"a quotient of reasonableness and presumes a basic level
of understanding and willingness to read with care."
The Letters from Medicredit to Miller
the Court will analyze Miller's section 1692g claims,
because these claims pervade the Amended Complaint and stem
from Medicredit's letters sent to the address provided by
Miller. Then, before conducting an analysis of whether any of
the letters violate the FDCPA, the Court must first determine
which letters the FDCPA covers. Finally, the Court will turn
to specific letters and the allegations that they violated
The Initial Letters Fulfilled Medicredil's
Obligations Under 1692g.
claims throughout his Amended Complaint that Medicredit
violated section 1692g by failing to include the proper
notifications in its communications with him. (See,
e.g., Am. Compl. ¶¶ 55, 57, 69.) Section 1692g
requires a debt collector to send written "validation
notices" to debtors informing them of their rights to
require verification and to dispute a debt. Russell v.
Absolute Collection Servs., 763 F.3d 385, 392 (4th Cir.
2014); 15 U.S.C. § 1692g. The validation notice must
contain the amount of the debt, the name of the creditor, and
a statement that the debt "will be assumed valid by the
debt collector" unless the debtor disputes the validity
within thirty days. 15 U.S.C. § l692g(a)(1)-(3). The
notice must also inform the debtor that, upon written request
within thirty days, the debt collector will provide
verification of the debt and the information of the original
creditor. 15 U.S.C. § l692g(a)(4)-(5). The debt
collector must send these validation notices within five days
after the initial communication with a consumer. 15 U.S.C.
initial letters that Medicredit sent on March 27, 2018 and
April 25, 2018 contained all of the required section 1692g
disclosures. (ECF Nos. 37-6, 37-7.) Both list the amount of
the debt ($32.81 and $21.50). Plaintiff claims that the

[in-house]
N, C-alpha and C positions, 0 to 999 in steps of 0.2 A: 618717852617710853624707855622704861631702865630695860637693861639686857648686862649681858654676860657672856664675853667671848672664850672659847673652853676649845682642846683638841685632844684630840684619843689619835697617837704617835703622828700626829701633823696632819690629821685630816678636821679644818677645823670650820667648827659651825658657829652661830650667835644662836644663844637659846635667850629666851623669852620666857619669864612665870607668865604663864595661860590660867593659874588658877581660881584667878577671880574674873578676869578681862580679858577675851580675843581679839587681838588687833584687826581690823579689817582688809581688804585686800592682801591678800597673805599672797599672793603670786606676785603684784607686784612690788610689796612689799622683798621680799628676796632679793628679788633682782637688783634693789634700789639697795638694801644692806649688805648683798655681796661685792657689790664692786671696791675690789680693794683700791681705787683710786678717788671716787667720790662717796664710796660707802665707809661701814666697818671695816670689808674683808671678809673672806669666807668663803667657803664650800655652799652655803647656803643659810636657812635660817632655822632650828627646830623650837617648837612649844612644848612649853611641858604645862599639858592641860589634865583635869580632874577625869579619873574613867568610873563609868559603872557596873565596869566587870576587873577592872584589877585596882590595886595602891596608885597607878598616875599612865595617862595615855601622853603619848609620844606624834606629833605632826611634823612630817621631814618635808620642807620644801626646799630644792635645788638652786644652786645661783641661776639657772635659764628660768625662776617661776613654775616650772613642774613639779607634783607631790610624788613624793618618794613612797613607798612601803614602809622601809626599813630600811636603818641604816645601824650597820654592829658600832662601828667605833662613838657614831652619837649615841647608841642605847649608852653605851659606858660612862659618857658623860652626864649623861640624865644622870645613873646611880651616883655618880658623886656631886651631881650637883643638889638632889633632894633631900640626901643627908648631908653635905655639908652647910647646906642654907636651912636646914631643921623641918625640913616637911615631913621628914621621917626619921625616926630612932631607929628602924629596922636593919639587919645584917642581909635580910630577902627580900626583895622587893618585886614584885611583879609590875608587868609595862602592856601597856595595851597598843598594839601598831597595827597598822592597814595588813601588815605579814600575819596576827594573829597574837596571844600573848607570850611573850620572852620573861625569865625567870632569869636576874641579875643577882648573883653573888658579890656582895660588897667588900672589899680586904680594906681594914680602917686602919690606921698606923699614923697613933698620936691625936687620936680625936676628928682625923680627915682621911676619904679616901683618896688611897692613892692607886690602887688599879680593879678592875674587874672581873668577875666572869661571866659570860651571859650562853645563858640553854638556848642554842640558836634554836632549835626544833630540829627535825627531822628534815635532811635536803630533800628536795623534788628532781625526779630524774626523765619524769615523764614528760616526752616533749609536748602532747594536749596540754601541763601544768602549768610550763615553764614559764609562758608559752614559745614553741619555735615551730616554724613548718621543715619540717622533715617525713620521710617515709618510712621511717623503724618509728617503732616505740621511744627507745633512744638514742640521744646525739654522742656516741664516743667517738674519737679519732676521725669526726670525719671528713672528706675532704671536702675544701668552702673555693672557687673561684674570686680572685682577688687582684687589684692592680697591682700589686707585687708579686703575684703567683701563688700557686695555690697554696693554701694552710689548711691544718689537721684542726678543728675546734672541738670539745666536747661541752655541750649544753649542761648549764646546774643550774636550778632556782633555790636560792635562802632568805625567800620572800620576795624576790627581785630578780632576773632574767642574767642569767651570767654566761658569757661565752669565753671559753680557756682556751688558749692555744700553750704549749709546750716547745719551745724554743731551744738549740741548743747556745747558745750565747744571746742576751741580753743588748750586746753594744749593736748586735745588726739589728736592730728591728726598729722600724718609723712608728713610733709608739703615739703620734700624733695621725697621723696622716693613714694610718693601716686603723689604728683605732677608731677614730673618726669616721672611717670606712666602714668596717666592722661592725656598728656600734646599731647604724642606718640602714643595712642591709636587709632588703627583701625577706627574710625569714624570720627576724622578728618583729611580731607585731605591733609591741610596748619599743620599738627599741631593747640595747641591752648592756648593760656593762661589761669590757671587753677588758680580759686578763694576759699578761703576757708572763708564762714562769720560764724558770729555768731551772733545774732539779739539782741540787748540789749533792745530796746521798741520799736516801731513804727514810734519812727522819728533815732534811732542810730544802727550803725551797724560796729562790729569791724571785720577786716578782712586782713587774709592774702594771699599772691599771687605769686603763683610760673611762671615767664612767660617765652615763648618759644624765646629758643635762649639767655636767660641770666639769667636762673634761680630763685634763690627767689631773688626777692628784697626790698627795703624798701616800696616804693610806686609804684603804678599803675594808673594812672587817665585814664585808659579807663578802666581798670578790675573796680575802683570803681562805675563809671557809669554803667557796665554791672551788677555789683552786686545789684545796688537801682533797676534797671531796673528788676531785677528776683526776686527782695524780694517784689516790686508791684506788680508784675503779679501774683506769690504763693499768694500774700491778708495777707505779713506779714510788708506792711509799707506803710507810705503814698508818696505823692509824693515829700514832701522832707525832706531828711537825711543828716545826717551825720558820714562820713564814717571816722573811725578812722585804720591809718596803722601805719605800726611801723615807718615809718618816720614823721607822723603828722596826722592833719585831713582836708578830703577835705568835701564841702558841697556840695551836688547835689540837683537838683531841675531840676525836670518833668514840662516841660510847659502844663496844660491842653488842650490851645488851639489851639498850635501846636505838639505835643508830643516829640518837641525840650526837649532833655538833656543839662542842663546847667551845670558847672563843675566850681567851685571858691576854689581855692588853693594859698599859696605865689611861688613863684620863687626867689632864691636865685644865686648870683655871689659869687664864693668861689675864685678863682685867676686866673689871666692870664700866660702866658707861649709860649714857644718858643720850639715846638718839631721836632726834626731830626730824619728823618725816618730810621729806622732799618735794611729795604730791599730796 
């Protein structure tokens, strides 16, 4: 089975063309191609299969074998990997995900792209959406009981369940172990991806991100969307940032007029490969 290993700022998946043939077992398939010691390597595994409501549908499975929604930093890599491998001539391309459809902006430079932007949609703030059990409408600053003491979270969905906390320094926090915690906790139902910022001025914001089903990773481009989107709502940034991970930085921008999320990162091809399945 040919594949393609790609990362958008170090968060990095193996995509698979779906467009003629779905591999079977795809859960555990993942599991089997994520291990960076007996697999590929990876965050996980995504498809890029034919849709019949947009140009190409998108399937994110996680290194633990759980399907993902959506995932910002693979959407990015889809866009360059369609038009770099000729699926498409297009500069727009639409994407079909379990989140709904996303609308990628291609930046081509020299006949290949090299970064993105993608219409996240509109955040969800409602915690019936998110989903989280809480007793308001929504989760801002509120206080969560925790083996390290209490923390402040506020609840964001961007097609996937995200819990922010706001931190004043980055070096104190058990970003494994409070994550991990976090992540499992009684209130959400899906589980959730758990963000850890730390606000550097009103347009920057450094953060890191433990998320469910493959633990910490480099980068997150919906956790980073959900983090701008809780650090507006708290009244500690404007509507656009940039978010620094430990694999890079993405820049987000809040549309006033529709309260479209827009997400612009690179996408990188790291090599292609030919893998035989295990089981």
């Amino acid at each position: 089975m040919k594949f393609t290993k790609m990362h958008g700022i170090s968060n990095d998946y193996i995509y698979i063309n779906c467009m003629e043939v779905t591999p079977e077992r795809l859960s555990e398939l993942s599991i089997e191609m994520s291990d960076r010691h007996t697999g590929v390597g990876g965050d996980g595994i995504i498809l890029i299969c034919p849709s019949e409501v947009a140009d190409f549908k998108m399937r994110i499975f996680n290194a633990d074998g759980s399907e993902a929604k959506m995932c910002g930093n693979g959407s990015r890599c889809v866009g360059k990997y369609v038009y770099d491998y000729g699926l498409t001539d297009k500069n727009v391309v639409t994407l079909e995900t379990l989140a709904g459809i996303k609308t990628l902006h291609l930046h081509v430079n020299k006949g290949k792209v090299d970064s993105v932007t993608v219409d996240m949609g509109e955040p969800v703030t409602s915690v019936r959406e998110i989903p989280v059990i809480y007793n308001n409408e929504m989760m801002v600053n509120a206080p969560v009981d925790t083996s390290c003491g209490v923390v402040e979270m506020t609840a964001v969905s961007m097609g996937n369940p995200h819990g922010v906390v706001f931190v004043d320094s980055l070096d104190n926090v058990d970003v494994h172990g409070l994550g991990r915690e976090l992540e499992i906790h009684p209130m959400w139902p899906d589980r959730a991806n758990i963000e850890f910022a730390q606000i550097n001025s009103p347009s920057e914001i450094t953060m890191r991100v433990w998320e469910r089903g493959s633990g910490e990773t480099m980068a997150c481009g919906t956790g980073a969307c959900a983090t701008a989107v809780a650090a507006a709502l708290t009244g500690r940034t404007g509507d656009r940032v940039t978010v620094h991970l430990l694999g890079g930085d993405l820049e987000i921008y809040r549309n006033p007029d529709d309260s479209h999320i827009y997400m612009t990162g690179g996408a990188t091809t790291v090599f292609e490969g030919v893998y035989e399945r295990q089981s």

letters do not contain the name of the creditor, but also
claims that "[t]he true creditor is PHG Johnston
Willis." (Pl.'s Opp. at 6, 7.) But, Medicredit
identified PHG Johnston Willis in its letters. Likewise, the
statements relating to Miller's dispute rights match
nearly word for word the language of section 1692g.
the timing of these letters complies with the statute.
Medicredit sent the first letter one day after the initial
voicemail. The second letter, for the second account,
constituted the first communication regarding that account.
Therefore, Medicredit sent both letters within five days of
the initial communication.
claims that Medicredit did not satisfy its section 1692g
requirements, because he never received these notices.
(Pl.'s Opp. at 10.) Miller further claims that Medicredit
needed to send him additional validation notices upon
learning of his correct address. However, Medicredit mailed
these letters to the address that PHG-Johnston Willis
provided to Medicredit, and the letters were never returned.
(ECF No. 37-15.) Debt collectors may rely on information
obtained from the original creditors, especially when they
have no reason to question that information. McLean v.
Ray, 488 Fed.Appx. 677, 683 (4th Cir. 2012). Moreover,
the statute requires the debt collector to "send the
consumer a written notice..." but it does not require
the debt collector to verify the consumer received the
notice. 15 U.S.C. § 1692g. Miller cites to no particular
evidence in the record that would demonstrate that he did not
receive the letters. See Senftle v. Landau, 390
F.Supp.2d 463, 474 (D. Md. 2005) (finding no genuine dispute
of fact that plaintiff received section l692g notices because
the plaintiff had produced no evidence that he did not
receive them); Mahon v. Credit Bureau, Inc., 171
F.3d 1197, 1201 (9th Cir. 1999) (finding no violation of
section 1692g when plaintiffs offered no evidence to rebut
presumption of delivery). Instead, the evidence shows that
Medicredit sent the validation notices to the address
that Plaintiff provided to PHG-Johnston Willis, and
the letters were never returned. Therefore, no genuine
material fact exists that Miller received the validation
notices. Because no genuine dispute exists as to whether
Miller received the validation notices, the Court need not
address whether Medicredit had an obligation to re-send the
bottom, Miller seeks to impose liability on Medicredit for
sending letters to the address that Miller himself provided.
But, the Court will not fault Medicredit for Miller's
Not All Letters Sent by Medicredit Fall ...